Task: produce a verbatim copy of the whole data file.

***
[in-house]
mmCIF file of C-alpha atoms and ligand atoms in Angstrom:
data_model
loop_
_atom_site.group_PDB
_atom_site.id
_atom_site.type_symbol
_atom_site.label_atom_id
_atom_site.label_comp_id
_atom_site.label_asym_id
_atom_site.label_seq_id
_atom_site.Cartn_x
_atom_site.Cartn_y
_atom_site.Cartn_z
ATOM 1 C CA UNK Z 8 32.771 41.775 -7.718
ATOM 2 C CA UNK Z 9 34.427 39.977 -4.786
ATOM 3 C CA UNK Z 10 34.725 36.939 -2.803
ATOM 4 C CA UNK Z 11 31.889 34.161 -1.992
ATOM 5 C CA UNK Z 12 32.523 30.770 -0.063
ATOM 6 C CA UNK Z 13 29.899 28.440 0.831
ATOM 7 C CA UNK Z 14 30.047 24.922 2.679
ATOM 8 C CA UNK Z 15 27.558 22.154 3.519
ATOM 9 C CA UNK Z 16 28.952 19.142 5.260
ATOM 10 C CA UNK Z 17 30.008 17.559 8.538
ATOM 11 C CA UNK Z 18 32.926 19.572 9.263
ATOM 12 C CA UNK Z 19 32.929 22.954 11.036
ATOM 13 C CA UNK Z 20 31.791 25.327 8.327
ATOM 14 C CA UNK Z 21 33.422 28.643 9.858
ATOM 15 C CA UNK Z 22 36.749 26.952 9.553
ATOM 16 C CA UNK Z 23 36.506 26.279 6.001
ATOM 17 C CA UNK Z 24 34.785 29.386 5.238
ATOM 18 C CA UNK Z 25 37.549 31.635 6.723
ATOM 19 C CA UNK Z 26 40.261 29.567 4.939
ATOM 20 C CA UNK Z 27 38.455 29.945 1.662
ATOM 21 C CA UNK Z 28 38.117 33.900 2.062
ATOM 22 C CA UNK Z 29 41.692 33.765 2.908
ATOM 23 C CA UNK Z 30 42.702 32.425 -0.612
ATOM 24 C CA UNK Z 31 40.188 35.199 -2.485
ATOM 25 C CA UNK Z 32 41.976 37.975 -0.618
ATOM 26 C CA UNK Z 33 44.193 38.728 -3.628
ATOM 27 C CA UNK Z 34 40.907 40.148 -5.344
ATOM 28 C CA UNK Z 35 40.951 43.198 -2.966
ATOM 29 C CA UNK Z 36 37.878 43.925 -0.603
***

[in-house]
mmCIF file of C-alpha atoms and ligand atoms in Angstrom:
data_model
loop_
_atom_site.group_PDB
_atom_site.id
_atom_site.type_symbol
_atom_site.label_atom_id
_atom_site.label_comp_id
_atom_site.label_asym_id
_atom_site.label_seq_id
_atom_site.Cartn_x
_atom_site.Cartn_y
_atom_site.Cartn_z
ATOM 1 C CA UNK Z 8 32.771 41.775 -7.718
ATOM 2 C CA UNK Z 9 34.427 39.977 -4.786
ATOM 3 C CA UNK Z 10 34.725 36.939 -2.803
ATOM 4 C CA UNK Z 11 31.889 34.161 -1.992
ATOM 5 C CA UNK Z 12 32.523 30.770 -0.063
ATOM 6 C CA UNK Z 13 29.899 28.440 0.831
ATOM 7 C CA UNK Z 14 30.047 24.922 2.679
ATOM 8 C CA UNK Z 15 27.558 22.154 3.519
ATOM 9 C CA UNK Z 16 28.952 19.142 5.260
ATOM 10 C CA UNK Z 17 30.008 17.559 8.538
ATOM 11 C CA UNK Z 18 32.926 19.572 9.263
ATOM 12 C CA UNK Z 19 32.929 22.954 11.036
ATOM 13 C CA UNK Z 20 31.791 25.327 8.327
ATOM 14 C CA UNK Z 21 33.422 28.643 9.858
ATOM 15 C CA UNK Z 22 36.749 26.952 9.553
ATOM 16 C CA UNK Z 23 36.506 26.279 6.001
ATOM 17 C CA UNK Z 24 34.785 29.386 5.238
ATOM 18 C CA UNK Z 25 37.549 31.635 6.723
ATOM 19 C CA UNK Z 26 40.261 29.567 4.939
ATOM 20 C CA UNK Z 27 38.455 29.945 1.662
ATOM 21 C CA UNK Z 28 38.117 33.900 2.062
ATOM 22 C CA UNK Z 29 41.692 33.765 2.908
ATOM 23 C CA UNK Z 30 42.702 32.425 -0.612
ATOM 24 C CA UNK Z 31 40.188 35.199 -2.485
ATOM 25 C CA UNK Z 32 41.976 37.975 -0.618
ATOM 26 C CA UNK Z 33 44.193 38.728 -3.628
ATOM 27 C CA UNK Z 34 40.907 40.148 -5.344
ATOM 28 C CA UNK Z 35 40.951 43.198 -2.966
ATOM 29 C CA UNK Z 36 37.878 43.925 -0.603